Californians looking for work are battling for paychecks in the second-most competitive job market in the nation.
The state had 1.1 million job openings in August, the largest count in the nation, according to the first monthly state-by-state Job Openings and Labor Turnover Survey by the Bureau of Labor Statistics. But my trusty spreadsheet found the apparent jobs gold mine looks meek in light of the state’s 1.43 million officially unemployed, also the highest in the U.S.
Simply put, there were 130 California job hunters for every 100 openings in August. Only job seekers in Hawaii faced tougher competition for work among the states by this yardstick.
These new numbers, released Oct. 22, run counter to all of those “Help Wanted” signs posted everywhere.
How hard is it to find work in California? In all other states in August, the ratio averaged 80 unemployed for every 100 jobs opportunities, or 40% less competition.
The pandemic’s upheaval of our health and economy has prompted grand debates about what is stymying California’s job market.
Why does the state still have 6% fewer workers than its pre-virus levels? Why was the unemployment rate at 7.5% in August, the nation’s second-highest behind Nevada?
Now, thanks to this JOLTS data, we can add comparatively meager hiring opportunities to a long list of employment challenges that include a mismatch of skills, COVID-19 fears, childcare headaches, unemployment benefits, and certain lingering business limitations — not to mention a broad rethinking of work itself.
California is certainly not alone. Seven other states including Connecticut, New York, Illinois, New Jersey, New Mexico, Nevada and aforementioned Hawaii have more job seekers than openings. All have unemployment rates above 7% vs. the nation’s 5.4% for August.
And as you’d expect, states with the most openings also had little joblessness.
Imagine looking for work in Nebraska, where there are just 34 job seekers for every 100 openings and the nation’s lowest jobless rate of 2.2%. Or Utah — 36 unemployed per 100 openings and a 2.5% jobless rate. Or Vermont — 42 jobless per 100 opportunities and a 3% jobless rate.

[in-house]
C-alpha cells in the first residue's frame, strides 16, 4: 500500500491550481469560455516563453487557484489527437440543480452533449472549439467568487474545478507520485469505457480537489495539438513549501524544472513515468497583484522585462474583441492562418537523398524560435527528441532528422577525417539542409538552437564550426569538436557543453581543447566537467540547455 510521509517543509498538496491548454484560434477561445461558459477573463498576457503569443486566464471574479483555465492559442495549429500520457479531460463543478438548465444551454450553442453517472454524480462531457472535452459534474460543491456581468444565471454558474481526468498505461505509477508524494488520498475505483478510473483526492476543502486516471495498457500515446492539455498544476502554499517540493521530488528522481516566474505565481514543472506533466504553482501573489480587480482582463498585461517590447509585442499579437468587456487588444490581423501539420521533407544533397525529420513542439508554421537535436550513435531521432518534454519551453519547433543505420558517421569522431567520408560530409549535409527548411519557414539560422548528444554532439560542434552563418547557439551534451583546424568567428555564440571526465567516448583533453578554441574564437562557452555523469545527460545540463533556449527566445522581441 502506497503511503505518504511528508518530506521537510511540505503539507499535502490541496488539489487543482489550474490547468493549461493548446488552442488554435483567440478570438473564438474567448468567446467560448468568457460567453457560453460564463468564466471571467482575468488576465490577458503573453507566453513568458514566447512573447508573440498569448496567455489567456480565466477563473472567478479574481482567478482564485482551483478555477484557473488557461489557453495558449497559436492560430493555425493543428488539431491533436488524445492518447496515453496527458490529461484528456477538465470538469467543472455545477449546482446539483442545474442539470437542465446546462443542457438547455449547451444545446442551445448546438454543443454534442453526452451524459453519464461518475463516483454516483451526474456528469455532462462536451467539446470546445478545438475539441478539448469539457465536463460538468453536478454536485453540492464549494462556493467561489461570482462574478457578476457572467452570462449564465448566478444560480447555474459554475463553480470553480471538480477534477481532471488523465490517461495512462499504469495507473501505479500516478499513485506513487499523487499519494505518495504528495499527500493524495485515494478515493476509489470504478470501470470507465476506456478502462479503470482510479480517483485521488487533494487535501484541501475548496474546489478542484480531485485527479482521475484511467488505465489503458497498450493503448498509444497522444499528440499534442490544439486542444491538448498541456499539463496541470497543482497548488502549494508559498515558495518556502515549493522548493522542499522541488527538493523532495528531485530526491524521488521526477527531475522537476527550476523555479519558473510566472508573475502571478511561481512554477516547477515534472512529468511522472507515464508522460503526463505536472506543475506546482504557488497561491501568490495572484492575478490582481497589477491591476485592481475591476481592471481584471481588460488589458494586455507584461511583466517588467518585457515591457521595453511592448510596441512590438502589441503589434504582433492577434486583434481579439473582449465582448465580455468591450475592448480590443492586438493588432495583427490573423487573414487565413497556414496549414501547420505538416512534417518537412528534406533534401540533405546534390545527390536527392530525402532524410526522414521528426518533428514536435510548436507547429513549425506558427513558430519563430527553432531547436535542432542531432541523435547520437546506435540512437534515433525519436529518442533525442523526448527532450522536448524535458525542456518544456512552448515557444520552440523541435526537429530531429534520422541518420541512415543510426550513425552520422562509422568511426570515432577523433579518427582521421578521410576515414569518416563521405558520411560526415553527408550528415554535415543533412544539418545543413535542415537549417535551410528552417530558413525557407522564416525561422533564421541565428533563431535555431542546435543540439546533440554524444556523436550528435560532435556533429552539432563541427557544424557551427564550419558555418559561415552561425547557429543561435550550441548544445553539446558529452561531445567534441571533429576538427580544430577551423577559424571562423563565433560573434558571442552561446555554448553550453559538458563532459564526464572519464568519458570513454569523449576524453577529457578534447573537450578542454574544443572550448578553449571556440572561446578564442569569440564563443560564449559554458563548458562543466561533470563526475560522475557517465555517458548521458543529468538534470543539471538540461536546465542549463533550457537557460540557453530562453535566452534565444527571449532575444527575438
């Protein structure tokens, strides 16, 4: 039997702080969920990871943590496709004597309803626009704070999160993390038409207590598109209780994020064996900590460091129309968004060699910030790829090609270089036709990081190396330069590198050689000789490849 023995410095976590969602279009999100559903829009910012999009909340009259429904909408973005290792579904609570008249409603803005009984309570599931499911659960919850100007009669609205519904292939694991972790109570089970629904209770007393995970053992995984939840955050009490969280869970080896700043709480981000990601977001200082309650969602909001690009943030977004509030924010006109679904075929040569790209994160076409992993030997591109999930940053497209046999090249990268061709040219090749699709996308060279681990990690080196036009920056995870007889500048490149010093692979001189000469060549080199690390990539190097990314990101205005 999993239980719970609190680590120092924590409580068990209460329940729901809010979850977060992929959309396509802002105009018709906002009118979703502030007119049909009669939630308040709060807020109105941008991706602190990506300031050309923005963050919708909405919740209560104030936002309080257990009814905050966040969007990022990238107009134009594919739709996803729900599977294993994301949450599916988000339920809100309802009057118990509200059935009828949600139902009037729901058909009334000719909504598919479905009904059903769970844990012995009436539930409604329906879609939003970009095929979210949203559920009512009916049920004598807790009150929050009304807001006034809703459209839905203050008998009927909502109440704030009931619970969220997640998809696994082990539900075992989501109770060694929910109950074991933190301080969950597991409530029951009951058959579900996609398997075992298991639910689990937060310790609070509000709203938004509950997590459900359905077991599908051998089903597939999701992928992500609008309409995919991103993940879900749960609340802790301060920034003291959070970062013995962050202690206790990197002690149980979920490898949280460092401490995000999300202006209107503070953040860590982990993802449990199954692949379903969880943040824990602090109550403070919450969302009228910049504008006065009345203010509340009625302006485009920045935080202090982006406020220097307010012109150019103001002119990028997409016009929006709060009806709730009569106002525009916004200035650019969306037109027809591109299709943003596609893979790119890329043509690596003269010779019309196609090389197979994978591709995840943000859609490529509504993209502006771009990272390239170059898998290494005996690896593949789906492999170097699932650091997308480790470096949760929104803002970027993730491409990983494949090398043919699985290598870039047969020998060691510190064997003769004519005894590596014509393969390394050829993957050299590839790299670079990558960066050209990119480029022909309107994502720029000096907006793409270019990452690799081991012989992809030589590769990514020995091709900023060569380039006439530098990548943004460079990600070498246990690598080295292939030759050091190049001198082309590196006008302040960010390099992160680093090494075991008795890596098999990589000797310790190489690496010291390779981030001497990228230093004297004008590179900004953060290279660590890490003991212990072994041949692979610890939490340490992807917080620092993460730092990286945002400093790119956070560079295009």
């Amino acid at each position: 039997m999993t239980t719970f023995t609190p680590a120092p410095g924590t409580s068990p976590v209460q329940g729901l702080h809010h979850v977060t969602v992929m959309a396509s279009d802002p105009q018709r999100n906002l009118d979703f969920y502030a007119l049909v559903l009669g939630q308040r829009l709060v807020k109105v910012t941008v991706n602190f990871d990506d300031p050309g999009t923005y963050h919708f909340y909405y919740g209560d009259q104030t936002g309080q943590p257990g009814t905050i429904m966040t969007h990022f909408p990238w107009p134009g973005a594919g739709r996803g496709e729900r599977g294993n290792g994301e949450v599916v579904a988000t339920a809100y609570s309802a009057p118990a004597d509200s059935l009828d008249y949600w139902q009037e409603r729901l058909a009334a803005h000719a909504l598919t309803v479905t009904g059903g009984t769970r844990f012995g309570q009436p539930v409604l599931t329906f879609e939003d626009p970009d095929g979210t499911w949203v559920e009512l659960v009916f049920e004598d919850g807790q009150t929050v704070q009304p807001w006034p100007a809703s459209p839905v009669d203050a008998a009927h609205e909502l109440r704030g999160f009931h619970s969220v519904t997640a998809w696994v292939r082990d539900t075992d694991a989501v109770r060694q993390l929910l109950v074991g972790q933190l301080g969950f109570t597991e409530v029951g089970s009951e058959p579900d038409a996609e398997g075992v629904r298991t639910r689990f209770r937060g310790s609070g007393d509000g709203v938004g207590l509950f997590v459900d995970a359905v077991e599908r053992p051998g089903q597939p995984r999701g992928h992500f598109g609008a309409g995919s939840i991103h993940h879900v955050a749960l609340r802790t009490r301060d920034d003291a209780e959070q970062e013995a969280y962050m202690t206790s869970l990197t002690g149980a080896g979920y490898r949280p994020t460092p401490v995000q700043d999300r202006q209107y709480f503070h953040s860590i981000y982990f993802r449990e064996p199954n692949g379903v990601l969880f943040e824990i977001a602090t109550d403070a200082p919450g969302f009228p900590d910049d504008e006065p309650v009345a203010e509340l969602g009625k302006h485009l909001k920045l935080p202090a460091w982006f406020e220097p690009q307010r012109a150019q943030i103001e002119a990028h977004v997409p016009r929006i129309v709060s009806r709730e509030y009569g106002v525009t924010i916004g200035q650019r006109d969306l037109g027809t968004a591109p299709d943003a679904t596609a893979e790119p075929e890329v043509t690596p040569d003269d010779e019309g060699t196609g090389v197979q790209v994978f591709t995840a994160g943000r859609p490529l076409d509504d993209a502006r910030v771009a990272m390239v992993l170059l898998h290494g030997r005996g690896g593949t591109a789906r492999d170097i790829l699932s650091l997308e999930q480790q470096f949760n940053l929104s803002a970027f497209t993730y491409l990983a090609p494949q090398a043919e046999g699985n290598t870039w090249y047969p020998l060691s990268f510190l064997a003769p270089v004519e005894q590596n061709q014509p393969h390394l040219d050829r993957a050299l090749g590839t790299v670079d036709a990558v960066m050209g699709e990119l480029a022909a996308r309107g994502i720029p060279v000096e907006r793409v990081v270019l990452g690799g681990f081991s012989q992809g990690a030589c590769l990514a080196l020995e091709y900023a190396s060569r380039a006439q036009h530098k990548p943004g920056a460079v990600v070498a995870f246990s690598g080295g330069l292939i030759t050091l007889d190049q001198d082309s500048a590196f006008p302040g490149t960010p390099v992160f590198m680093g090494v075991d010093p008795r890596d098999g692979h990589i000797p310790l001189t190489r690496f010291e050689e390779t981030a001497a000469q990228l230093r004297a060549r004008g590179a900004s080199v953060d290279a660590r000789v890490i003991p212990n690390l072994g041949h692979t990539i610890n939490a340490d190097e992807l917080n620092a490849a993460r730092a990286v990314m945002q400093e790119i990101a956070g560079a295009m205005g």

Gosh, pre-virus California had only 103 jobless for every 100 opportunities — one-fifth less than today.
If those trends don’t depress the enthusiasm for a job search, ponder this: California’s unfilled positions in August equaled 6.2% of all its workers. Only 12 states had a lower share of openings.
But there is a glimmer of hope: August’s job openings were up 9% in California compared with the previous three-month average.
The timing for this JOLTS data could not be better.
Since 2019, the bureau has produced several special reports on state JOLTS data derived from a monthly survey of 21,000 employers nationwide. The stats offer a significantly different view of employment patterns compared with traditional monthly reports on job trends by industry.
Those old-school stats show California’s large leisure and hospitality sectors — slammed by pandemic business limitations — are still 20% below pre-coronavirus employment. That sluggish return presents a significant roadblock to the state’s overall jobs recovery.
JOLTS figures give us snapshots into each state’s pace of posting, hiring, firing and quitting. Previously, we just saw the “net” change — total employment differences between two periods. Now we also can track the workplace additions (job creation and worker replacement) and subtractions (exits, voluntary or not).
This kind of detail is critical because the pandemic’s volatile job market has produced lots of finger-pointing over the economy — especially between business leaders and politicians. At the same time, the workplace ups and downs have frustrated employers and job seekers alike.
For example, many California industries that serve consumers indoors now are short of workers, prompting owners to increase wages as incentives or minimize the hours they operate.
At a minimum, the JOLTS stats suggest California has a jobs problem — but it’s not the workers.
Other JOLTS stats confirm there are numerous hurdles for California job seekers. Let’s explore …
Hires: Bosses added new staff modestly in August, bringing 646,000 new people on board. Yes, that’s No. 1 among the states. But it’s 3% below the previous year and it equals only 3.9% of all workers. Just 12 states had lower hiring shares. Hope grows, however, as California hiring expanded by 3.8% vs. the previous three-month average — the nation’s 11th fastest pace.
Firings: Bosses aren’t booting many workers, either. Just 130,000 were laid off or discharged in August. That’s a scant 0.8% of California workers, the 14th smallest share nationally. And forced exits are down 40% from August 2020, the third-biggest drop. Yet a warning was found in the data: August firings were up 12% compared with the previous three-month average vs. a 2.4% drop nationwide.
Quits: Job-hunt challenges trimmed voluntary departures, too, suggesting less-than-confident workers. August’s 408,000 quits were only 2.5% of all workers, the eight-smallest share. Quits are up 3% vs. the three-month average, but that bump is only the 39th largest.
Just a reminder: California is still a huge employment hub. Its 16.67 million workers in August was not only the nation’s largest workforce, its bosses also added 865,000 more employees statewide in a year — the nation’s No. 1 increase.
Jonathan Lansner is the business columnist for the Southern California News Group. He can be reached at [email protected]